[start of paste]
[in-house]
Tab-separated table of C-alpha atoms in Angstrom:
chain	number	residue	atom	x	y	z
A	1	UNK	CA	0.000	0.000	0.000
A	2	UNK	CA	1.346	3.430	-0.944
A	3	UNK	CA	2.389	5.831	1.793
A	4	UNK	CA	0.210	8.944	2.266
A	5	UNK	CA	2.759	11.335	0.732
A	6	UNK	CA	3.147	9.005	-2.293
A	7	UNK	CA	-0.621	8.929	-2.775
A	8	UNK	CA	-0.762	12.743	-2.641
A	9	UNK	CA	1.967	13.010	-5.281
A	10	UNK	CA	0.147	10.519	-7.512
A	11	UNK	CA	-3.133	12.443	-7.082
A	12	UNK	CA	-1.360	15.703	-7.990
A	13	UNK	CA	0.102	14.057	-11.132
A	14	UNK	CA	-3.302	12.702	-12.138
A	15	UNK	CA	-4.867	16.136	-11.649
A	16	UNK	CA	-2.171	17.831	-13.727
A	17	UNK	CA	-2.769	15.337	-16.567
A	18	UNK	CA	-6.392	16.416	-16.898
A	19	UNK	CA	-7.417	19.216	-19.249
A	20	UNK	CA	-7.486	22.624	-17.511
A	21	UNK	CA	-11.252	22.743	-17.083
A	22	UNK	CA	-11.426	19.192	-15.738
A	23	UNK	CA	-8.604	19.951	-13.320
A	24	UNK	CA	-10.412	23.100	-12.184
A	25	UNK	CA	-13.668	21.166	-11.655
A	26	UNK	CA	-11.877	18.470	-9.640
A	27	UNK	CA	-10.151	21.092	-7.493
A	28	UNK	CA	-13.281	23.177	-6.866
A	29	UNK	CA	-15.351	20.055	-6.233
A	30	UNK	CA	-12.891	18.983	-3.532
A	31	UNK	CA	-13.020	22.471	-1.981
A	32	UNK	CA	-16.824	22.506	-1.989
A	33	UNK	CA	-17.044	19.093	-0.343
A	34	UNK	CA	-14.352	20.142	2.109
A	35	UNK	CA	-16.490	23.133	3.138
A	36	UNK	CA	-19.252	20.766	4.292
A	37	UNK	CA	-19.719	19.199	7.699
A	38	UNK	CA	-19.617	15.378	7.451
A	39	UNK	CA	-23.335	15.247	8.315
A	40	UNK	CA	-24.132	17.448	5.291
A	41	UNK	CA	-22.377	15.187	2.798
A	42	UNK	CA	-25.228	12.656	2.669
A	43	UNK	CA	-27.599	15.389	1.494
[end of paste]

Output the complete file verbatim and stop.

[in-house]
Tab-separated table of C-alpha atoms in Angstrom:
chain	number	residue	atom	x	y	z
A	1	UNK	CA	0.000	0.000	0.000
A	2	UNK	CA	1.346	3.430	-0.944
A	3	UNK	CA	2.389	5.831	1.793
A	4	UNK	CA	0.210	8.944	2.266
A	5	UNK	CA	2.759	11.335	0.732
A	6	UNK	CA	3.147	9.005	-2.293
A	7	UNK	CA	-0.621	8.929	-2.775
A	8	UNK	CA	-0.762	12.743	-2.641
A	9	UNK	CA	1.967	13.010	-5.281
A	10	UNK	CA	0.147	10.519	-7.512
A	11	UNK	CA	-3.133	12.443	-7.082
A	12	UNK	CA	-1.360	15.703	-7.990
A	13	UNK	CA	0.102	14.057	-11.132
A	14	UNK	CA	-3.302	12.702	-12.138
A	15	UNK	CA	-4.867	16.136	-11.649
A	16	UNK	CA	-2.171	17.831	-13.727
A	17	UNK	CA	-2.769	15.337	-16.567
A	18	UNK	CA	-6.392	16.416	-16.898
A	19	UNK	CA	-7.417	19.216	-19.249
A	20	UNK	CA	-7.486	22.624	-17.511
A	21	UNK	CA	-11.252	22.743	-17.083
A	22	UNK	CA	-11.426	19.192	-15.738
A	23	UNK	CA	-8.604	19.951	-13.320
A	24	UNK	CA	-10.412	23.100	-12.184
A	25	UNK	CA	-13.668	21.166	-11.655
A	26	UNK	CA	-11.877	18.470	-9.640
A	27	UNK	CA	-10.151	21.092	-7.493
A	28	UNK	CA	-13.281	23.177	-6.866
A	29	UNK	CA	-15.351	20.055	-6.233
A	30	UNK	CA	-12.891	18.983	-3.532
A	31	UNK	CA	-13.020	22.471	-1.981
A	32	UNK	CA	-16.824	22.506	-1.989
A	33	UNK	CA	-17.044	19.093	-0.343
A	34	UNK	CA	-14.352	20.142	2.109
A	35	UNK	CA	-16.490	23.133	3.138
A	36	UNK	CA	-19.252	20.766	4.292
A	37	UNK	CA	-19.719	19.199	7.699
A	38	UNK	CA	-19.617	15.378	7.451
A	39	UNK	CA	-23.335	15.247	8.315
A	40	UNK	CA	-24.132	17.448	5.291
A	41	UNK	CA	-22.377	15.187	2.798
A	42	UNK	CA	-25.228	12.656	2.669
A	43	UNK	CA	-27.599	15.389	1.494